A brief history
First, to recap: Dutch adventurers Wilco van Rooijen and Fokke van Velzen together developed a project to build a sustainable, solar powered vehicle to take them from Patriot Hills, a field camp on the Antarctic, to the South Pole and back. Their aim is to use this 2300 km trip to draw attention to the situation in Antarctica. Although currently protected against oil exploration by the environmental Protocol under The Antarctic Treaty, the region is under threat. The protocol ends in 2048 and the big oil companies are getting ready to roll in.
The adventurers want to inspire young people, the decision makers of the future, with the concept of sustainability and demonstrate the practical value of alternative sources of energy. These youngsters, they hope, will then be prepared to fight for the preservation of the planet and to create a world that survives on alternative energy sources. Wilco and Fokke asked the University of Applied Sciences in Utrecht, the Netherlands, to design and build a prototype car. The first tests, carried out at the manufacturing facility of Cat Lift Trucks in Finland, yielded a great many positive results and gave the project team the confidence to take the next step and build a strong and durable car, to carry the two adventurers on their 2300 km trek.
“The adventurers want to inspire young people, the decision makers of the future, with the concept of sustainability and demonstrate the practical value of alternative sources of energy.”
The next steps
So what has happened since? Based on the results of testing in Finland, a list was drawn up of what needed to be done in order to make the car strong enough for success. Alongside this, one of the most striking changes is that the project is now called Mission Antarctica 2048. This refers to the year in which oil companies may start drilling in Antarctica, an eventuality the project is seeking to prevent. Mission Antarctica is making a strong statement about alternative energy sources and that this continent should remain preserved, by showing the world we can survive with alternative energy sources.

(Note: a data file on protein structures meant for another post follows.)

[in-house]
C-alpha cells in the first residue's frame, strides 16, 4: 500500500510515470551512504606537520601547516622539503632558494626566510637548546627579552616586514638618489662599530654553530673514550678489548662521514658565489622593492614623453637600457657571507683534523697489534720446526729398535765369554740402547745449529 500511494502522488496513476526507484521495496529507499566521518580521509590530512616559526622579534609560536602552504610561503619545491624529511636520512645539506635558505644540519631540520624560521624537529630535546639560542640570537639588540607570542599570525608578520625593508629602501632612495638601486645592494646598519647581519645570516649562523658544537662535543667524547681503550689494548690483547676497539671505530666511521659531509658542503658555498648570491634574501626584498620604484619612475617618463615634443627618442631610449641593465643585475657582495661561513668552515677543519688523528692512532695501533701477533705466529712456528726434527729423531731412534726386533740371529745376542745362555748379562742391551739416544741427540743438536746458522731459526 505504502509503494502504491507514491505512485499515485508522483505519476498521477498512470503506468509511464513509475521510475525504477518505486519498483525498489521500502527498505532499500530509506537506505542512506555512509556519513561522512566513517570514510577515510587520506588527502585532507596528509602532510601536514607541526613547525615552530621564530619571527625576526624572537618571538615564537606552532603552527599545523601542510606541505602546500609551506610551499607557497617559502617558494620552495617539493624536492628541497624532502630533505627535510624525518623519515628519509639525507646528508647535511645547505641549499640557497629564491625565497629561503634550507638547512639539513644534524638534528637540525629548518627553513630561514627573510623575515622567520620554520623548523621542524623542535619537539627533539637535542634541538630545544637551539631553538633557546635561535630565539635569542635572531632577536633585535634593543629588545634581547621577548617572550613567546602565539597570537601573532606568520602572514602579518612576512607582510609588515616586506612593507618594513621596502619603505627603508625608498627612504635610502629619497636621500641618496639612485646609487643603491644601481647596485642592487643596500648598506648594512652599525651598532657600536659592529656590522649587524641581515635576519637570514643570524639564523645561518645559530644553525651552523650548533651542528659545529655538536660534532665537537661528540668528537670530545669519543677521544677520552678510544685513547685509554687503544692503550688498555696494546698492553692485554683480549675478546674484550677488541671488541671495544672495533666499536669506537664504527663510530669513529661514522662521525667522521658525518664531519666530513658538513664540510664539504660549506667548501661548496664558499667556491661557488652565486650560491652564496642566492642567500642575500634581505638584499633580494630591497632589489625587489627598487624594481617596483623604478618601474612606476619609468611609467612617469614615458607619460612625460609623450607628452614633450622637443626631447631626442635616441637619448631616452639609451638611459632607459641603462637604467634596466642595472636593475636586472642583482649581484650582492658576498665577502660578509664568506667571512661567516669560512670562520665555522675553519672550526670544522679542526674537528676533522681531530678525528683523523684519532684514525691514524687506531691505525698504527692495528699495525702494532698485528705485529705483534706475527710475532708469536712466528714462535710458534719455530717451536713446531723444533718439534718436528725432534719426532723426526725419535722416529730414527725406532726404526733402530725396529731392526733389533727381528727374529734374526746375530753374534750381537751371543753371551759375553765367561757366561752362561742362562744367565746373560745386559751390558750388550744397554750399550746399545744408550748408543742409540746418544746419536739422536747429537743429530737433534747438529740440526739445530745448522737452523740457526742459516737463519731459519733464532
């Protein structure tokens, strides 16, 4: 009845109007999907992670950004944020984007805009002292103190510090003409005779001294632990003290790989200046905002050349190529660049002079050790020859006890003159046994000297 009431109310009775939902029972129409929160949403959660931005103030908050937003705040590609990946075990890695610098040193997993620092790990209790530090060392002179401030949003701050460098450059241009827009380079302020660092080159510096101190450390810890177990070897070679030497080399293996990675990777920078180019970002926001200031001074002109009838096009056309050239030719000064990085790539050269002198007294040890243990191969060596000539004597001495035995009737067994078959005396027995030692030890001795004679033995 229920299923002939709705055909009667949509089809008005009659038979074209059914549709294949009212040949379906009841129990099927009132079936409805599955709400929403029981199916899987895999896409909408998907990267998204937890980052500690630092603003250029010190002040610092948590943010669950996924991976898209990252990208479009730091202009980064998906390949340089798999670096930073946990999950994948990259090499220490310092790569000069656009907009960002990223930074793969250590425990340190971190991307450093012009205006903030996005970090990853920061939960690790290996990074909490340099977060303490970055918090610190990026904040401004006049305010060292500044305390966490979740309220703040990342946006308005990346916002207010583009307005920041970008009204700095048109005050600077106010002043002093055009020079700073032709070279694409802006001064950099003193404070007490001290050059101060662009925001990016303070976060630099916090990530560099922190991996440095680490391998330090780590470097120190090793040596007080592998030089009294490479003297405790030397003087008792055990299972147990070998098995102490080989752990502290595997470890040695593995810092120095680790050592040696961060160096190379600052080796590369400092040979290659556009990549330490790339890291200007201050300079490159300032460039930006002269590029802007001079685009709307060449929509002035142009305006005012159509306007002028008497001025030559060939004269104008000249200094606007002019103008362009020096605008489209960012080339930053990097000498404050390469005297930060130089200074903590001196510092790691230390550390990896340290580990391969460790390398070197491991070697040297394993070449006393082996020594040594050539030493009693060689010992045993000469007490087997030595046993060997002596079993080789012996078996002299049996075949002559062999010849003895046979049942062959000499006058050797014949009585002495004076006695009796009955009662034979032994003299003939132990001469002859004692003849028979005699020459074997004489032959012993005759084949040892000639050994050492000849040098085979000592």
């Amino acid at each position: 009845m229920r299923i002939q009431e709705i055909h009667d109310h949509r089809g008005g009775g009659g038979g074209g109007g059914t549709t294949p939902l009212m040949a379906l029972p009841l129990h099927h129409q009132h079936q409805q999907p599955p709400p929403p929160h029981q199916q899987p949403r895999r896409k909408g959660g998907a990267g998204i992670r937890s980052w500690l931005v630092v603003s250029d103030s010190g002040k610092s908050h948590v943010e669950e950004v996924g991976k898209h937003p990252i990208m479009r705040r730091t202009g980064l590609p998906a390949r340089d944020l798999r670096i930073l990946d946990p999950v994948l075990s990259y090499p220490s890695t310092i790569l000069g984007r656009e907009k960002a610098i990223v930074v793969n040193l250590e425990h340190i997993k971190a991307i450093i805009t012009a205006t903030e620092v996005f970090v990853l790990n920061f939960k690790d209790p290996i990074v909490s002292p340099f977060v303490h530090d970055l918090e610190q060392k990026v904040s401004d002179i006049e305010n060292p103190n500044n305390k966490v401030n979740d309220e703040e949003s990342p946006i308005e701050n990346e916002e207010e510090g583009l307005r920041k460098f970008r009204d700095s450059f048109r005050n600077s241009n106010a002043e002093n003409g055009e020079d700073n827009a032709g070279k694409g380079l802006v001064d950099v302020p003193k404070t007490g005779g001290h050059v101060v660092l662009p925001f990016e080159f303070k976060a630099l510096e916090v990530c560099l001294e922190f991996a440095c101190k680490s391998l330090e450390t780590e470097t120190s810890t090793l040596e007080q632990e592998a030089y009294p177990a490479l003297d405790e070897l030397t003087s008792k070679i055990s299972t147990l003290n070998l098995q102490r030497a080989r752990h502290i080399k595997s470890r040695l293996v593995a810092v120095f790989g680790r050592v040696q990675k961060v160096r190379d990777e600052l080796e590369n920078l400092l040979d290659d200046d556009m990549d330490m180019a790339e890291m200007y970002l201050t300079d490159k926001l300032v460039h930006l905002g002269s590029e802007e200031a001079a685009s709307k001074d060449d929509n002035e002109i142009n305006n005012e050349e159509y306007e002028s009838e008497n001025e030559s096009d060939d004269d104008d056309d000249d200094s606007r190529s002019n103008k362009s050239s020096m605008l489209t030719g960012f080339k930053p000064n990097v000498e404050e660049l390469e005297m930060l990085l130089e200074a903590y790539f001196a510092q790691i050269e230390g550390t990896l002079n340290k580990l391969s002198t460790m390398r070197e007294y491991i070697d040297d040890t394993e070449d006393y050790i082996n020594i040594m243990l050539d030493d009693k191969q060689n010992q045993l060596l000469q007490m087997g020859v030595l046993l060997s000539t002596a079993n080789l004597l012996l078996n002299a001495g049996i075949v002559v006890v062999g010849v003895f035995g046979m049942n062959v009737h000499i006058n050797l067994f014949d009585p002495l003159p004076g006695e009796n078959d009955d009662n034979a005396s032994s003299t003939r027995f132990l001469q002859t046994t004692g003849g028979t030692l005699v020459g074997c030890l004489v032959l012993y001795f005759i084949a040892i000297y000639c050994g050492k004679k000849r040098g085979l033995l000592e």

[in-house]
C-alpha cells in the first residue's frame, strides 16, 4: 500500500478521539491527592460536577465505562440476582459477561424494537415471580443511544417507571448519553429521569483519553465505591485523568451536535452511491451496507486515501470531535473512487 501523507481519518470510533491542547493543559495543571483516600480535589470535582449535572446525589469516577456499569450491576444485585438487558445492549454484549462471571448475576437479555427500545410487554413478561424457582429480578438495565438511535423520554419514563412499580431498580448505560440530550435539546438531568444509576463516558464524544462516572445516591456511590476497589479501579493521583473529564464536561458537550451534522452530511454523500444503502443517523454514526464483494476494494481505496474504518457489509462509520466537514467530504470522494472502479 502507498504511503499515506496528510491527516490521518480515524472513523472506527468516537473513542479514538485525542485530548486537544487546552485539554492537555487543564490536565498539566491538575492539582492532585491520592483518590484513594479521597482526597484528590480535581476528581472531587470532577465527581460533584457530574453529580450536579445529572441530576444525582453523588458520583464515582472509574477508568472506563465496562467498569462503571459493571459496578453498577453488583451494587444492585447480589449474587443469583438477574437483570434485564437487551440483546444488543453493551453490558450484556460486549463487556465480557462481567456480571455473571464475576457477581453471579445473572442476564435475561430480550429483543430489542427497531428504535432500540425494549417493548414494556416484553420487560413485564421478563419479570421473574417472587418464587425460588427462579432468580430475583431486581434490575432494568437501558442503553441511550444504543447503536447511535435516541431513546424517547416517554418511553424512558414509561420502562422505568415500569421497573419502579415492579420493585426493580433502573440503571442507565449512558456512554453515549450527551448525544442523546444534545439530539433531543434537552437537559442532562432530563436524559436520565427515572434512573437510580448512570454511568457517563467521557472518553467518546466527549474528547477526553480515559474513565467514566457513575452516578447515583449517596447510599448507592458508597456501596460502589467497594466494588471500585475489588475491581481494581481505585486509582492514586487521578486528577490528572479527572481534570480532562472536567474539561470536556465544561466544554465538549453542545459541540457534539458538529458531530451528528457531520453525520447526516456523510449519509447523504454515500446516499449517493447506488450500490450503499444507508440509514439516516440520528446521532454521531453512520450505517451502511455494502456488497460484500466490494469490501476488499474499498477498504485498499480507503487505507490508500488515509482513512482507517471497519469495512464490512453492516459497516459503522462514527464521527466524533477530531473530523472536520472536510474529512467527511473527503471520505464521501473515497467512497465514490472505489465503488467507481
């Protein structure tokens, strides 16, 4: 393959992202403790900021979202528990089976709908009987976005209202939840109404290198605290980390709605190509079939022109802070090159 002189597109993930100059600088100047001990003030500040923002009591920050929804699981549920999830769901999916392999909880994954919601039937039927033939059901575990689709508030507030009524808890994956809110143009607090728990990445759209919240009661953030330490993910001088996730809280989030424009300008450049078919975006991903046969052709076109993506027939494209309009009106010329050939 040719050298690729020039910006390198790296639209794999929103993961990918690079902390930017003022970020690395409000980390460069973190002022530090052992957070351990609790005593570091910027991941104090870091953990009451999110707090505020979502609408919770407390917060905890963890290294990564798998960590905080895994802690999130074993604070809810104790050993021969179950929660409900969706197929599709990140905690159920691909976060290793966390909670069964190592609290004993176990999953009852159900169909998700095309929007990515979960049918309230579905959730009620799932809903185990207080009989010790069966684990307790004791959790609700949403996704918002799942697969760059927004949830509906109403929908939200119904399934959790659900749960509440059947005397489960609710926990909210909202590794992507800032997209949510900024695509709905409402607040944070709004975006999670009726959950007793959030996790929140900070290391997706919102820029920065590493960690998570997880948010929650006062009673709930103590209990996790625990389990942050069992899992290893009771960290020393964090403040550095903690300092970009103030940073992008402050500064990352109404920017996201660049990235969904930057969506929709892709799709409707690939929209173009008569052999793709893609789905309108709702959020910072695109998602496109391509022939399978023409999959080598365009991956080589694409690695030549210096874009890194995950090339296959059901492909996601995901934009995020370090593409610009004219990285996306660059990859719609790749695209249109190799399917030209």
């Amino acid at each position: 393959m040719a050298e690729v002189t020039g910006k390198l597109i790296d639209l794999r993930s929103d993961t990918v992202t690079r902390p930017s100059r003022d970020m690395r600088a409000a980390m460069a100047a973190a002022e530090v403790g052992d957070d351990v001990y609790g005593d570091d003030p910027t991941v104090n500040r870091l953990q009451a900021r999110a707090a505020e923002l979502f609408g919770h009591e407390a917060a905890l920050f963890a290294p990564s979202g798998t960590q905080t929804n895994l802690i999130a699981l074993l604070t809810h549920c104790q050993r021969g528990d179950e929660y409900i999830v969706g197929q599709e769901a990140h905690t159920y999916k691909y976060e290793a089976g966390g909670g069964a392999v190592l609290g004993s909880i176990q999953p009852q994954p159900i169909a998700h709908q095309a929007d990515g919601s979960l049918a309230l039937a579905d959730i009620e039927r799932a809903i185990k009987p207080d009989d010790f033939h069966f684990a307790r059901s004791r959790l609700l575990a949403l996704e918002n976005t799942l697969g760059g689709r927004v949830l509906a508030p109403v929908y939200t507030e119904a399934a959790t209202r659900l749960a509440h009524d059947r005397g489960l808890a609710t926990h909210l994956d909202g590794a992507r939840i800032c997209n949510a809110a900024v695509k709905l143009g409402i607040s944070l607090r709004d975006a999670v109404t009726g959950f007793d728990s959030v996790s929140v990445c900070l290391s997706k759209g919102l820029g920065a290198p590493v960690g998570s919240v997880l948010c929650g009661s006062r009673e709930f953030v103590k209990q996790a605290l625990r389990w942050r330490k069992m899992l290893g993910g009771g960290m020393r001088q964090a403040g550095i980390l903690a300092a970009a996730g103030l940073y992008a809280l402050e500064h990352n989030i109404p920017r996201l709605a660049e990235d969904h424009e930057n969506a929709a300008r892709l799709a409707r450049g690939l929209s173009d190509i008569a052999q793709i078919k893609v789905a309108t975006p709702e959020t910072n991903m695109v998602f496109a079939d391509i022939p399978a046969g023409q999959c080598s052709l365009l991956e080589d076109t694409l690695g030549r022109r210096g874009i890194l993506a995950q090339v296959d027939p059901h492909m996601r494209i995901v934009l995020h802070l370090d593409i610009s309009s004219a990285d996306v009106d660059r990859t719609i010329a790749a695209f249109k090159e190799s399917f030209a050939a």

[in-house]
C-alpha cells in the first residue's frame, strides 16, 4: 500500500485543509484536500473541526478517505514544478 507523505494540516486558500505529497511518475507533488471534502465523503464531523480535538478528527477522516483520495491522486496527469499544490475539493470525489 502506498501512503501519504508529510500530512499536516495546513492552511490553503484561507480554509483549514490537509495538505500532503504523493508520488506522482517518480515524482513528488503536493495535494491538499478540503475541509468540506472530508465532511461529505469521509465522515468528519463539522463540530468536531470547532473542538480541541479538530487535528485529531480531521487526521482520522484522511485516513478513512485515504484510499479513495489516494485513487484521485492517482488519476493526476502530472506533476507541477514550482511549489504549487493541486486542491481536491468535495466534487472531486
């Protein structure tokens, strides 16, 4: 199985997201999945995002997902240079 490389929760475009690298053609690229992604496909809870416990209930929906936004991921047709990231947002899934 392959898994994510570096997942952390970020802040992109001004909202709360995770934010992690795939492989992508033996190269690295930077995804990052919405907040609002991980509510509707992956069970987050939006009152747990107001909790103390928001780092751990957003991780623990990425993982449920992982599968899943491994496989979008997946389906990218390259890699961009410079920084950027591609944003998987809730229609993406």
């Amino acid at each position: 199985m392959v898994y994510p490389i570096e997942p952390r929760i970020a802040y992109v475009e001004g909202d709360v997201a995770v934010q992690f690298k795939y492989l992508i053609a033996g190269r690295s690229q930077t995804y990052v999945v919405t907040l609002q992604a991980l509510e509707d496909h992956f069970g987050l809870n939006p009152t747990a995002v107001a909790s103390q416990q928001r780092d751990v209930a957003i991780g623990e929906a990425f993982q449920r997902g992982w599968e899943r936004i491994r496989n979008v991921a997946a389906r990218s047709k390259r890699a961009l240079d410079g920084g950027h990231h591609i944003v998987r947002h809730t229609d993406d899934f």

This time, six students from Hogeschool Utrecht and one student from Avans Hogeschool, supported by six students from ROC van Amsterdam, were entrusted with carrying the project on to the next phases of development, culminating in a necessary second test. The project team asked Cat Lift Trucks again whether they could make use of their facilities in Järvenpää, Finland.
“Mission Antarctica is making a strong statement about alternative energy sources and that this continent should remain preserved, by showing the world we can survive with alternative energy sources.”
The request received a positive answer and group of five students quickly prepared to go testing in Finland. The focus this time was on the endurance of new electronics and tyres, and identifying the right (read efficient) tyre pressure for the conditions. As a result of the previous round of tests, work had also been done on the steering and suspension, and the adapted components were now to be put to the test. The students also planned to put in a considerable amount of mileage to study how the vehicle would cope under the cold and snowy conditions in Finland.